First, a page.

I recently heard a talking head on the internet commenting on how to teach kids about money. I agreed with some of what they said: start early; it’s the parent’s responsibility to teach their children about money; let the kids suffer the consequences of a bad financial decision when they are young; use three jars marked give, save and spend to develop a kid-friendly budgeting system.

But one of the things I heartily disagree with was that we can feel good about ourselves if we have “a little left over for charity.” Giving back to God some of what he has given to us needs to be our first priority to teach our children, not something that comes up if we have “a little bit left over.”

The idea that charity is the last thing we think about is backwards– charity needs to be the first thing we teach our kids. Let’s face it. If charity is our last priority, there will never be enough left over.

Kids are not natural givers. The first words a toddler usually learns are Mama, Dada and MINE! In our consumer society where children are walking bill boards with their character based book bags, lunchboxes, shirts, dresses, shoes pajamas and underwear, no child will be naturally generous because everything in our culture influences them to be selfish. Children will only be generous if their parents intentionally teach them to be generous.

Google the words “children and generosity” and you will get about 35 million results in nano-seconds, most of which use words such as teach, learn, lesson, activities, raising, developing, growing, engaging, fostering, cultivating, helping, and nurturing. None of these words make generosity sound like an automatic way kids think, do they?

"Teaching Kids Dollars and Nonsense" by Evelyn Bean (CatholicMom.com) Photo by Sergey Novikov; licensed by author via 123rf.com, CC

If we want our children to be generous, we need to teach them to be generous, and the best way to do that is to be generous ourselves. We often hold money tightly grasped in our hands as if our very life depends on it. But the Bible tells us that all the money and possessions we hold onto so tightly really does not belong to us. It all belongs to God.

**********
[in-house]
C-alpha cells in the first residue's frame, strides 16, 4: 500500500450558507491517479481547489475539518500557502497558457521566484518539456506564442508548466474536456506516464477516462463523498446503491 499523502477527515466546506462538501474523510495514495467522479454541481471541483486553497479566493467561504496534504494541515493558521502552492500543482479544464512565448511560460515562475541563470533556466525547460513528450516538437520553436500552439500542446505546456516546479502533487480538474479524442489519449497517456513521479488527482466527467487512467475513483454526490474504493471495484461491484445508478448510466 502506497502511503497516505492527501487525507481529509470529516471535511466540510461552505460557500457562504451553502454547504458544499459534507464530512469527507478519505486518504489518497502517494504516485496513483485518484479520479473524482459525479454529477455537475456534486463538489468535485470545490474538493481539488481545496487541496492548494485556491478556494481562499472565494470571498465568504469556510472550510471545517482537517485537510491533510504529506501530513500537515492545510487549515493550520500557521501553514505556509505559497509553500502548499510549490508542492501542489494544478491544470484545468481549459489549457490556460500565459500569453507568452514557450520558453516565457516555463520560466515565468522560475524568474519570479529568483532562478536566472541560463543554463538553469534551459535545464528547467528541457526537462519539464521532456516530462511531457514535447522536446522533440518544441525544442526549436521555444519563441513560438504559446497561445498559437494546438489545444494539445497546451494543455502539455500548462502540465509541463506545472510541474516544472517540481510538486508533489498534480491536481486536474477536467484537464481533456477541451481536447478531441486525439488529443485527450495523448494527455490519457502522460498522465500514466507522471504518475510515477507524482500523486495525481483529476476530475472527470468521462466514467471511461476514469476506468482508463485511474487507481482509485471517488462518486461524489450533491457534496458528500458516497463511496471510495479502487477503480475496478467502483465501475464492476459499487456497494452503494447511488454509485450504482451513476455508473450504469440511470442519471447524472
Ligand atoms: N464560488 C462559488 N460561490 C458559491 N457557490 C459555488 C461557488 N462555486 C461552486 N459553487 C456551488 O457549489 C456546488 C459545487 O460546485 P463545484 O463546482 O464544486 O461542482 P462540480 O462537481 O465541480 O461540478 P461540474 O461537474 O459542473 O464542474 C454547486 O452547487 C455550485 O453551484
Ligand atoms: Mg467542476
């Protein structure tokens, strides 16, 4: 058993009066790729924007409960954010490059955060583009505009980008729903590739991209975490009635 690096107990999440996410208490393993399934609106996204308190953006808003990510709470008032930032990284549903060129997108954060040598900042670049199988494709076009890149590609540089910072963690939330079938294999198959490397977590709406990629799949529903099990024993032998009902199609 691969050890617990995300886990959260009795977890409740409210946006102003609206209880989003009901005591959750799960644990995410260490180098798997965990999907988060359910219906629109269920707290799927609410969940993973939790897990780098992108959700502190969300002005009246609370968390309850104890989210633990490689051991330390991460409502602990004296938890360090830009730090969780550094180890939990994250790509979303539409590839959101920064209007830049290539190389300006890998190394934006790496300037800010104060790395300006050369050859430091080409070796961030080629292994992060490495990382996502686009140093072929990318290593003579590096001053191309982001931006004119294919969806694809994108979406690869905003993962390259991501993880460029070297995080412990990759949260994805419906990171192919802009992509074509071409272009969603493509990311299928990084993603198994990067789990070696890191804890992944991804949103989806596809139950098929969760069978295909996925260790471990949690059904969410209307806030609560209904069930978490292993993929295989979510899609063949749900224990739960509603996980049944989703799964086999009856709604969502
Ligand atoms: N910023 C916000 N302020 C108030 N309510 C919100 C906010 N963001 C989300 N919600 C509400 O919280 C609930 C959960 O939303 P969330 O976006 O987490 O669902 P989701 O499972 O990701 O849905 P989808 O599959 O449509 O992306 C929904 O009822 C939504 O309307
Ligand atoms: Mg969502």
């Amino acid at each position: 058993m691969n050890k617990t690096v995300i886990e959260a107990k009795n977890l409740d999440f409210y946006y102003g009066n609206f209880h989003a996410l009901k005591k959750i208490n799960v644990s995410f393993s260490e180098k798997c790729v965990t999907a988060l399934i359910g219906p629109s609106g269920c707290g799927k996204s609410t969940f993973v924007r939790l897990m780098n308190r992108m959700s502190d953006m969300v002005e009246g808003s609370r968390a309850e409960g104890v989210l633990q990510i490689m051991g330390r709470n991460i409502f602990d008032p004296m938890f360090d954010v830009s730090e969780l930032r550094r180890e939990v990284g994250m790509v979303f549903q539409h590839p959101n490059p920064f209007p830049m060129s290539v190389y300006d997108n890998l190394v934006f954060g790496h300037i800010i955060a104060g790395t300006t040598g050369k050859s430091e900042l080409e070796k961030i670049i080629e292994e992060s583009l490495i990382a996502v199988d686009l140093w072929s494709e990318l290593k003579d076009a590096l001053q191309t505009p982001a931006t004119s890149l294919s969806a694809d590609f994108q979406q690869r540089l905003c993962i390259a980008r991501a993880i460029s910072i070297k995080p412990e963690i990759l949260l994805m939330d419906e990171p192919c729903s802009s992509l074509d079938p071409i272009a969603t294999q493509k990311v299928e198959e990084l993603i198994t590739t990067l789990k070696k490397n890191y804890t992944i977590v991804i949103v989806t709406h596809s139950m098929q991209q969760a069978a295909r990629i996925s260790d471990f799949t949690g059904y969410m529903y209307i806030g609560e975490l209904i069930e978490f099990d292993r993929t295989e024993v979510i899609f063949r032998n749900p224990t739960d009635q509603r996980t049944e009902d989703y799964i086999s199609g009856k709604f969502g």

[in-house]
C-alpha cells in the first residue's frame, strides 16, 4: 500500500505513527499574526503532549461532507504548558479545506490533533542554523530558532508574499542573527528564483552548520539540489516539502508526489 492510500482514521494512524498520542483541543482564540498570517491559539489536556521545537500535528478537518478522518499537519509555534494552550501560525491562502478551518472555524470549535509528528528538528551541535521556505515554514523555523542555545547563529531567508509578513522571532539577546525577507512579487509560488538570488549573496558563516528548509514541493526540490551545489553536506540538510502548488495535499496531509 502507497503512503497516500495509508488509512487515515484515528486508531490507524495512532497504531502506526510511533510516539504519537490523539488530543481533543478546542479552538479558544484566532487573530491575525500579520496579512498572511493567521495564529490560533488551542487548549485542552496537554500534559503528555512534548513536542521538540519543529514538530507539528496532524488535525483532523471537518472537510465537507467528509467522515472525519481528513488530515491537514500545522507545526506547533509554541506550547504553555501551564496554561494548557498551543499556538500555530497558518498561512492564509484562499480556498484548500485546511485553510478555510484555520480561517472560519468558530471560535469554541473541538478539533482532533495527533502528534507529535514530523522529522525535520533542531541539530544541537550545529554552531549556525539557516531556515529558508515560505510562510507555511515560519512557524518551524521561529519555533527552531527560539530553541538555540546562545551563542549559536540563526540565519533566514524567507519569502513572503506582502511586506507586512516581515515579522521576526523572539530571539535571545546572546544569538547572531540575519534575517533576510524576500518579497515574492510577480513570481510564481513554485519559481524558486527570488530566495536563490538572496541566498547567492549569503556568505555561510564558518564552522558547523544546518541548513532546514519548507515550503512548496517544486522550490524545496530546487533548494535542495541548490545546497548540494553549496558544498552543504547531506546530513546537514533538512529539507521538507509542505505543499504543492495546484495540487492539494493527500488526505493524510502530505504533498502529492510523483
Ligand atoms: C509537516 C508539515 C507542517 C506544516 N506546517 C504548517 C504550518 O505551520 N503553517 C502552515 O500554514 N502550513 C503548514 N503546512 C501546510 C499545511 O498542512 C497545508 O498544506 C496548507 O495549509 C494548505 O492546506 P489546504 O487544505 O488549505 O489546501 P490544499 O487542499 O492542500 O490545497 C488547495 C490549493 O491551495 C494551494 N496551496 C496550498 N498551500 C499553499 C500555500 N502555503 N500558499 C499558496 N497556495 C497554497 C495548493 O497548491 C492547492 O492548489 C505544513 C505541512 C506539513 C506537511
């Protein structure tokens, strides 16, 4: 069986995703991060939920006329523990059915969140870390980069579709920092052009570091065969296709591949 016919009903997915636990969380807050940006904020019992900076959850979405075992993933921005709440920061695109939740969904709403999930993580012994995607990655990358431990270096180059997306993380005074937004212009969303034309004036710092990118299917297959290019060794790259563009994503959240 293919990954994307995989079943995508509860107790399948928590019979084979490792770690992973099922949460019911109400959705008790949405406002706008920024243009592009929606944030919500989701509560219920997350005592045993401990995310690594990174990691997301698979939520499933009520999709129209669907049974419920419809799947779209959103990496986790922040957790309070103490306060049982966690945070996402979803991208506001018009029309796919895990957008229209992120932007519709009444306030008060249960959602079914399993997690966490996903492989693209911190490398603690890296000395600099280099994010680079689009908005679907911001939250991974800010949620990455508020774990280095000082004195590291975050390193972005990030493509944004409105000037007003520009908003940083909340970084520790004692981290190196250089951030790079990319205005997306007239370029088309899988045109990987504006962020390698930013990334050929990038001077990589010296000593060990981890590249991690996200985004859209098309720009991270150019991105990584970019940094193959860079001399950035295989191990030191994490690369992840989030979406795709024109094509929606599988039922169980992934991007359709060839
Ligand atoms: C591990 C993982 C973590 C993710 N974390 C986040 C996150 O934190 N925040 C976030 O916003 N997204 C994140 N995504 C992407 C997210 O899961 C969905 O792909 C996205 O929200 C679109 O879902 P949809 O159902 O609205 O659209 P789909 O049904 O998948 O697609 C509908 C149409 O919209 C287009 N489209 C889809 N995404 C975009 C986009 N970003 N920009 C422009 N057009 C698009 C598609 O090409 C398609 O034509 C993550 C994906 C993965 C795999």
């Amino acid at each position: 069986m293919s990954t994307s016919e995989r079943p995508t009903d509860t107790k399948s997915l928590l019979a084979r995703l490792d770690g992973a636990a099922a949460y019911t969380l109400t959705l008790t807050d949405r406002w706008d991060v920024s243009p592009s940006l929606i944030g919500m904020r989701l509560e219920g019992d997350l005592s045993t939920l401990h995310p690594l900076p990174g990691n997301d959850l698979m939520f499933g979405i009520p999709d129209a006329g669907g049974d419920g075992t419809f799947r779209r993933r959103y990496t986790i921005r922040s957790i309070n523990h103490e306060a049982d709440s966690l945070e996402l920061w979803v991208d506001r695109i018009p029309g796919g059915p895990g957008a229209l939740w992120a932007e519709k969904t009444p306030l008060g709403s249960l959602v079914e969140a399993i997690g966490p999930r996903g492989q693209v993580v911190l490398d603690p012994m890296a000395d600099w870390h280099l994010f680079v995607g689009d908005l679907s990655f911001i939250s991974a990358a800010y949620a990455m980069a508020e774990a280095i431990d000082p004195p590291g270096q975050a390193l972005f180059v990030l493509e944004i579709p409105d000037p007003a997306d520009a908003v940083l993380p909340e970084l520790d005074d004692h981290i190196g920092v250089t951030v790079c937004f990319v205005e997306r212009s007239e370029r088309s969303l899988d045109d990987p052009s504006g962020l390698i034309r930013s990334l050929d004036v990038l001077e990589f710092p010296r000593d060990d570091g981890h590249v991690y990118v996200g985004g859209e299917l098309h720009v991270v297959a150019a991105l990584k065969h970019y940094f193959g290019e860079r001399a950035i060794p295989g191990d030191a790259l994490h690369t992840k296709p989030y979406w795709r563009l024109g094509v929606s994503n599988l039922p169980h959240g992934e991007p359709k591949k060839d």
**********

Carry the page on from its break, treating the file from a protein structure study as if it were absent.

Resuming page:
God owns everything. Think about that for a minute. The Bible tells us that God owns everything: the highest heavens (Deuteronomy 10:14); the world and all that is in it (Psalm 24:1); all the land (Leviticus 25:23); all the silver and gold (Haggai 2:8) all the animal, cattle, wild birds all living things in the field (Psalm 50:10-12); all the earth Exodus (19:5); all of life (Ezekiel 18:4).

Boiling it down to the smallest possible denominator, what do you have that does not have God as its source? Your job? God gave you the talents and gifts you use in your work. Your life? God is the source of all life. Your health? Your family? Friends? Everything you have comes from God!

Once you recognize God owns everything, it’s easy to become generous. Once you become generous your kids learn by osmosis.

1 Chronicles 16:28 tells us “Give to the Lord, you families of nations, give to the Lord glory and might.”

Proverbs 25:21 tells us to be generous to our enemies “If your enemies are hungry, give them food to eat, if thirsty, give something to drink.”

Tobit 4:8 challenges us to “Give in proportion to what you own. If you have great wealth, give alms out of your abundance; if you have but little, do not be afraid to give alms even of that little.”

Above all else, giving directs our heart to Christ. Matthew 6:21 tells us, “For your heart will always be where your riches are.” This is why it’s necessary to give each gift to the person of Jesus Christ: it draws our heart to him.

It’s not how much of your money you have to give to God. The real question is how much of God’s money do you need to keep.

Read the story of the faithful steward in the parable of the talents, (Matthew 25:21). Giving is one of our responsibilities as stewards, and the more faithful we are in fulfilling our responsibilities, the more we can enter into the joy of knowing Christ more intimately. (“Well done good and faithful servant. Come share your Master’s joy.”) Nothing in life compares with that.

For most of us, becoming more generous is a journey that takes time. The more we expose ourselves to what the Bible teaches about giving, the more generous we become. And once we become generous, it’s easy to teach our children to be generous.

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There are lots of things parents need to teach their children . . . stranger danger; to look both ways before crossing the street; how to speak properly; how to do their assigned chores and how to dress themselves. But the most important life lesson is how to be a good steward of all God’s many blessings and that includes being a careful spender, a wise saver and a generous giver.

Copyright 2017 Evelyn Bean

About the Author:  Evelyn Bean and her husband Jon are co-founders of Compass Catholic Ministries. They have been teaching the link between faith and finances for 30 years and are passionate about freeing Catholics from the materialistic influences of our secular society.